Japan will take decisive action against any speculative moves in the currency market, Finance Minister Yoshihiko Noda said Monday, signaling readiness to intervene to stem further yen rises after its spike to a record high last week.
Noda said he saw recent yen rises as even more one-sided than before and that Tokyo would exchange information closely with other countries regarding currencies, suggesting it would stay in frequent contact with its Group of Seven partners.
We will watch markets even more closely than before to see whether there is any speculative activity. We won't rule out any measures and will take decisive action when necessary, Noda told reporters.
Trade Minister Banri Kaieda, who does not have jurisdiction over currency policy but who along with Noda is a contender to replace outgoing Premier Naoto Kan, also said Monday that it would be best if Japan and the United States could jointly intervene in the currency market, Kyodo news agency reported.
One way might have been for Japan to closely communicate with the United States last week, and jointly intervene when markets in Tokyo opened on Monday morning, Kaieda was quoted as saying on a television program.
Intervention is aimed at teaching (market players) that if they buy the yen too much, they will get burned, he said.
WARY OF ACTION
Top government spokesman Yukio Edano also said he was very concerned about recent yen rises and was watching with even more caution than before for any speculative moves in the market, Reuters reported.
Tokyo intervened unilaterally in the currency market and eased monetary policy Aug. 4. But the steps have not stopped investors from seeking the yen as a safe haven against risk, with the greenback hitting a record low of 75.95 yen last Friday.
The dollar bounced back and briefly hit a one-and-a-half week high of 77.23 yen Monday as market expectations of currency intervention kept investors from testing the downside. The prospect of intervention also limited losses in Tokyo's Nikkei stock average.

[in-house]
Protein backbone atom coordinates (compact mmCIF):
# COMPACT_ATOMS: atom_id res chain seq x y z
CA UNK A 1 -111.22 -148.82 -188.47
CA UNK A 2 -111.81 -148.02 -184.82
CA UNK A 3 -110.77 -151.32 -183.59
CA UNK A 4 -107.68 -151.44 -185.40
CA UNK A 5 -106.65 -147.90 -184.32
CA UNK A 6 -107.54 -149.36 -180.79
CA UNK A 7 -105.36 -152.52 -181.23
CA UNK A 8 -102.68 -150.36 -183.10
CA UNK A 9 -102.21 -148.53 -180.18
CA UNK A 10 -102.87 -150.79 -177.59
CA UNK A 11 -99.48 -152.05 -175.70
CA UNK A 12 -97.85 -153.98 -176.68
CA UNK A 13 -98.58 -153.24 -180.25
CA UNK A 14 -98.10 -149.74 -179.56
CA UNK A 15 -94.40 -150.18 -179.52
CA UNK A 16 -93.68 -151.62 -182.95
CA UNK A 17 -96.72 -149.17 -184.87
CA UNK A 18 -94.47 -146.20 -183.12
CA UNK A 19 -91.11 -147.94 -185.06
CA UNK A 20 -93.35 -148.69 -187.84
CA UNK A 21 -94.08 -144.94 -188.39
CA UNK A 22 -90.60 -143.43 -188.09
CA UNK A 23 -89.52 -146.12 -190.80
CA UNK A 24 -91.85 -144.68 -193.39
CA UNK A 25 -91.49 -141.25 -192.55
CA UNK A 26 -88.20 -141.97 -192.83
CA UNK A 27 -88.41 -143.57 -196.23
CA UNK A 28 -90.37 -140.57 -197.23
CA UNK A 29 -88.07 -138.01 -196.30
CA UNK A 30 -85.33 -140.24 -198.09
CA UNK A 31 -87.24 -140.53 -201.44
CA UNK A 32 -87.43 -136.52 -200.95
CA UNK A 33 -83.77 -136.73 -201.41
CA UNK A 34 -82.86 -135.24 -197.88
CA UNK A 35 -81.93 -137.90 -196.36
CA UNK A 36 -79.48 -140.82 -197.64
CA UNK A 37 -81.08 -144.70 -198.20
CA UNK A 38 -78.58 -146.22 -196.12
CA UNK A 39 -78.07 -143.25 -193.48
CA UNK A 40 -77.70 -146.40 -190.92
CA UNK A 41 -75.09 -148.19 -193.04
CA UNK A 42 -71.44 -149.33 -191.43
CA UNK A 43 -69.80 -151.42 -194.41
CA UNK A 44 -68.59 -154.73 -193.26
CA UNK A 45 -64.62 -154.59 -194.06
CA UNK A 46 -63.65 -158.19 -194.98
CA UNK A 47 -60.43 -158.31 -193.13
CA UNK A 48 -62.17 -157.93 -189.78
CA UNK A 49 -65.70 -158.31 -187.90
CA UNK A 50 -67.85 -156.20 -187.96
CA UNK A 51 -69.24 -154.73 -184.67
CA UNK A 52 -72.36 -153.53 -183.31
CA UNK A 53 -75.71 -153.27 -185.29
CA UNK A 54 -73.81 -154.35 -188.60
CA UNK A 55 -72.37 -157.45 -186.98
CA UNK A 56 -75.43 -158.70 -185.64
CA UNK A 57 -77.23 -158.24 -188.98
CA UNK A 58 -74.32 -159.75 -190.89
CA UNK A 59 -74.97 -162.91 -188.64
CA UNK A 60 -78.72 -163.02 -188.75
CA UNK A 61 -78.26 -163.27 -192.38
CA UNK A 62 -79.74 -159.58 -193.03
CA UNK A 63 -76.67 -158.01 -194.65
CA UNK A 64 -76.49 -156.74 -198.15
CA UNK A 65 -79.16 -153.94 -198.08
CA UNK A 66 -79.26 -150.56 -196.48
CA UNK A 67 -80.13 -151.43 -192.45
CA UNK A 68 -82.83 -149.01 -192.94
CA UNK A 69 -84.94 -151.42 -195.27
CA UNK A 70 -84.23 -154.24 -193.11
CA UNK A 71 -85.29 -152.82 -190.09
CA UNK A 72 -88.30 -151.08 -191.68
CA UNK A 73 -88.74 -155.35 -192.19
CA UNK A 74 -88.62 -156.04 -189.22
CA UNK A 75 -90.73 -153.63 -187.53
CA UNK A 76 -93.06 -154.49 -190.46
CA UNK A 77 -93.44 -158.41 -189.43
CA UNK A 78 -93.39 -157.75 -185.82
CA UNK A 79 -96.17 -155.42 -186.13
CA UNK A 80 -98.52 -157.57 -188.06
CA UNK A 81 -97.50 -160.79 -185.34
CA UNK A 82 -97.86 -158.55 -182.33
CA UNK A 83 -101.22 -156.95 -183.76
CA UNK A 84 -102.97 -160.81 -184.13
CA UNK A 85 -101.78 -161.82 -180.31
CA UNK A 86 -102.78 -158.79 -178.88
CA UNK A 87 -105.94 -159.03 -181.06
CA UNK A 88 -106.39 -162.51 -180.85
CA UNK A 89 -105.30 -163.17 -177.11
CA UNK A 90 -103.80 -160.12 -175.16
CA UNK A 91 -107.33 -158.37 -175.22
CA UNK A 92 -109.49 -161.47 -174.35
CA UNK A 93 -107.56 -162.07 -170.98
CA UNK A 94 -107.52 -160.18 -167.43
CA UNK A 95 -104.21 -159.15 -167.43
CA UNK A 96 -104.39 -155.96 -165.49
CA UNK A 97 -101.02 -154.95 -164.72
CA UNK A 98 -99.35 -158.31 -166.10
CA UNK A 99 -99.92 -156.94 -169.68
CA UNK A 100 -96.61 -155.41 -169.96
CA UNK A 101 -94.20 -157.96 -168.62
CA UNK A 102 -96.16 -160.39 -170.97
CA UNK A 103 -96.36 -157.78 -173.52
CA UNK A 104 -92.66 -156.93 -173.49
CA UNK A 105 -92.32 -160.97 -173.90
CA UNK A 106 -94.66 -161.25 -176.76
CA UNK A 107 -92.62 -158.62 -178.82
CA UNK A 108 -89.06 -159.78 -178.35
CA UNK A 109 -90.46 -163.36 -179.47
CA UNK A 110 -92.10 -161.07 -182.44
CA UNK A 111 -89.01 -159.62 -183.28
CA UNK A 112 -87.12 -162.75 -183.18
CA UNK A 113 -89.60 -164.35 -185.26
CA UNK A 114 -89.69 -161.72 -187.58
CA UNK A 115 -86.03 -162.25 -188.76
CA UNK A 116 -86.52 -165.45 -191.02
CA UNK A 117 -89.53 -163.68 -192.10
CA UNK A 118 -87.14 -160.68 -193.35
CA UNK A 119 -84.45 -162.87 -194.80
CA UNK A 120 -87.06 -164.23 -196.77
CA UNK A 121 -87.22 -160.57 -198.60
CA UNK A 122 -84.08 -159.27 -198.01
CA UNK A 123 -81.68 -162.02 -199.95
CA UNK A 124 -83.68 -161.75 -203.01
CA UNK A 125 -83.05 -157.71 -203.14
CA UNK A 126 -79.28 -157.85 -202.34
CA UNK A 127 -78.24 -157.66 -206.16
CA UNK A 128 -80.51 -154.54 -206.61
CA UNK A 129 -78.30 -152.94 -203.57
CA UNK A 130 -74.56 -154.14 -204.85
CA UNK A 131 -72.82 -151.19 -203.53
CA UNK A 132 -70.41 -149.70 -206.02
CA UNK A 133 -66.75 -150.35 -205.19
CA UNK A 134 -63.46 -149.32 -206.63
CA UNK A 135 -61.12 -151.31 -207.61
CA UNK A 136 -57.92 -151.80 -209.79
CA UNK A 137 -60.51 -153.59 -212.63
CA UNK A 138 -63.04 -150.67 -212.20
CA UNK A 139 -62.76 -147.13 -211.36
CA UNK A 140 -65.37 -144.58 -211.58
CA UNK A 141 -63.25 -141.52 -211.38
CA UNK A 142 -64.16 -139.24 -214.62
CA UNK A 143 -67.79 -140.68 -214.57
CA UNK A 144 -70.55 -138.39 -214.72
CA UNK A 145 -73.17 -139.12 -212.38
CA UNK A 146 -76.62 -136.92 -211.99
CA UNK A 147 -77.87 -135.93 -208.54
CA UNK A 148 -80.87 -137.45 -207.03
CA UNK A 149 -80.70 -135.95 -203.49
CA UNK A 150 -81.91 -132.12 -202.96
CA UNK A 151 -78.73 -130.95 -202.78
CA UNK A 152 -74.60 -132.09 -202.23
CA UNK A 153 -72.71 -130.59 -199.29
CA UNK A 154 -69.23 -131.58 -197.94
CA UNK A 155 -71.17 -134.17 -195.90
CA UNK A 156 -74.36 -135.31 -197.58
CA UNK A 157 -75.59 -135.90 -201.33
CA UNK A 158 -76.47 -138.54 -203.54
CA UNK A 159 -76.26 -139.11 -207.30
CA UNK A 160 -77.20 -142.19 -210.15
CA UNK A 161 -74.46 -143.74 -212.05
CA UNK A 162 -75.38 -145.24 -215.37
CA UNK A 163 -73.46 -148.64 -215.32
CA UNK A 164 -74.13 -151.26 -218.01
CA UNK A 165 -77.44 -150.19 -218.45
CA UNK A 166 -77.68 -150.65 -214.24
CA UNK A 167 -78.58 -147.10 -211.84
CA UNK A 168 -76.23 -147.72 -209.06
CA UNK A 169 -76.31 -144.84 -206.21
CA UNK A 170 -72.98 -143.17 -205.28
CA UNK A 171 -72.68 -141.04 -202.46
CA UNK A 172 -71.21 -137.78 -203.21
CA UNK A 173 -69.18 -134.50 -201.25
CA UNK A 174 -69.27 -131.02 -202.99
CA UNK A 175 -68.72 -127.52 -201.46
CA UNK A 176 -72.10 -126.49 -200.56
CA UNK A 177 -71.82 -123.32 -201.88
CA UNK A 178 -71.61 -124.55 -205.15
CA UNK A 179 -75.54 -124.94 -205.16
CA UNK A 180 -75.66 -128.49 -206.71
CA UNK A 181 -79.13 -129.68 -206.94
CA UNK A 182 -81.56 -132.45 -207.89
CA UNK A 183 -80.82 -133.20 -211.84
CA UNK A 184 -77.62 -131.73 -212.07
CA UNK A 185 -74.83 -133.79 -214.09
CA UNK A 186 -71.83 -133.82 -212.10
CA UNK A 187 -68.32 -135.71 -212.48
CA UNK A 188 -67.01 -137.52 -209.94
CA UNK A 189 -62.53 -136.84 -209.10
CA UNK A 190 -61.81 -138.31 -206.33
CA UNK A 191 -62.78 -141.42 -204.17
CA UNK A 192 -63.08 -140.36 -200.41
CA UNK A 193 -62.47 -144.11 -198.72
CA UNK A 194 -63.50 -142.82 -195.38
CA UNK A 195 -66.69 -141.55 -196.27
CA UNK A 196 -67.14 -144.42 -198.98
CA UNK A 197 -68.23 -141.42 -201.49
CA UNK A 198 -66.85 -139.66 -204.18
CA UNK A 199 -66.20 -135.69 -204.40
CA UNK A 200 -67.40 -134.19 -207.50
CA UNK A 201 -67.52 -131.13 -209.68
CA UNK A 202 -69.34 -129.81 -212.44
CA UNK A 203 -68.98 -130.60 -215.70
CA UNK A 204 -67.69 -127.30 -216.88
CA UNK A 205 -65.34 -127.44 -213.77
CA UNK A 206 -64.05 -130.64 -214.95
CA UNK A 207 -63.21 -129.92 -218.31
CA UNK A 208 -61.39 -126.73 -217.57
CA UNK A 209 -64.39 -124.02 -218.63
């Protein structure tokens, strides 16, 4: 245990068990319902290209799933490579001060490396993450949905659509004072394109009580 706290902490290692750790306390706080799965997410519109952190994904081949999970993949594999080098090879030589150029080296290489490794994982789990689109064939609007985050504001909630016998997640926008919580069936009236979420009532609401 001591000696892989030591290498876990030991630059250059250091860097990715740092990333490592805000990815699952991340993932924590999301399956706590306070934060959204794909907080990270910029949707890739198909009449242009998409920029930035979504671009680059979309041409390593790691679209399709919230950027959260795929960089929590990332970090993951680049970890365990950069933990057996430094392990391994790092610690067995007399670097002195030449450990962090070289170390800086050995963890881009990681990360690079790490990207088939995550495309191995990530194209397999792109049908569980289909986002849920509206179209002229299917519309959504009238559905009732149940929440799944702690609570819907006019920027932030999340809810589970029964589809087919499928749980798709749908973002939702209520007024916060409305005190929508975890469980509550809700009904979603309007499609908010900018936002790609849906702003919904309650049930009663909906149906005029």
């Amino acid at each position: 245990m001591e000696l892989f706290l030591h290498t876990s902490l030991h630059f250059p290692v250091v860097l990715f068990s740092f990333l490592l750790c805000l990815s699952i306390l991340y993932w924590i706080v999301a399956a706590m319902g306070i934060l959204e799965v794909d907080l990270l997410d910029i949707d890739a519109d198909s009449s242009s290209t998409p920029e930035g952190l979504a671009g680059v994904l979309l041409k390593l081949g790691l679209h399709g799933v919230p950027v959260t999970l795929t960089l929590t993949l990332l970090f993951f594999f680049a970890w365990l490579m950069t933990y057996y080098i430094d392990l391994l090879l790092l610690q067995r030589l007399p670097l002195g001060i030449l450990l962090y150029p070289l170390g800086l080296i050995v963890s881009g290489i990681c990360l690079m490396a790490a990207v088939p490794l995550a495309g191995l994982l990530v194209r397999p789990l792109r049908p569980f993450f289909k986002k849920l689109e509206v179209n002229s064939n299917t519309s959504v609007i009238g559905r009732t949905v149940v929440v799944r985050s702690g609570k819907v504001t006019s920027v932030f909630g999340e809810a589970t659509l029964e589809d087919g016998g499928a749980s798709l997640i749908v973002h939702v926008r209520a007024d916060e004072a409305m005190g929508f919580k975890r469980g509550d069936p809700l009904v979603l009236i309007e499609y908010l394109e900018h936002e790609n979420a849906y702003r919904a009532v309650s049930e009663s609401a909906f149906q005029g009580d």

Markets are bracing for another round of intervention but doubt whether it will be effective in sustainably weakening the yen, particularly with little chance that Tokyo can persuade its G7 counterparts to act jointly in the currency market.
I don't think Japan will intervene as long as the dollar stays around current levels above 76.50 yen. But if it falls back below 75, it may step in. The authorities are ready to act at any time and that's probably the message they are trying to send, said Naoki Iizuka, senior economist at Mizuho Securities.
Stock prices may briefly rally if Tokyo intervenes. But it would be difficult to change the market's (weak-dollar) trend.
If the government were to intervene, the BOJ is ready to support the yen-weakening effort by holding off from draining the extra yen that flows to the markets via intervention, and possibly by easing monetary policy further.
The BOJ will consider loosening policy, possibly before its next rate review in September, if yen gains push down Tokyo stock prices enough to hit business sentiment, sources familiar with the central bank's thinking have said.
Policymakers, however, are caught in a dilemma. They know the limits of trying to stem yen rises with policy action. But if they hold off on meeting words with action for too long, the effect of verbal warnings will quickly fade.
Upcoming events that may drive down the dollar, such as Federal Reserve Chairman Ben Bernanke's speech on Friday in Jackson Hole, Wyoming, and U.S. payrolls data on Sept. 2, may also wipe out any yen-weakening effect if Tokyo acts now.
Any currency intervention and monetary easing would thus be more of a symbolic attempt to show the authorities' determination to address yen rises, as Japanese companies complain about the pain from yen gains and threaten to shift production overseas, analysts say.
(Reporting by Kaori Kaneko and Leika Kihara; Editing by Edmund Klamann and Joseph Radford)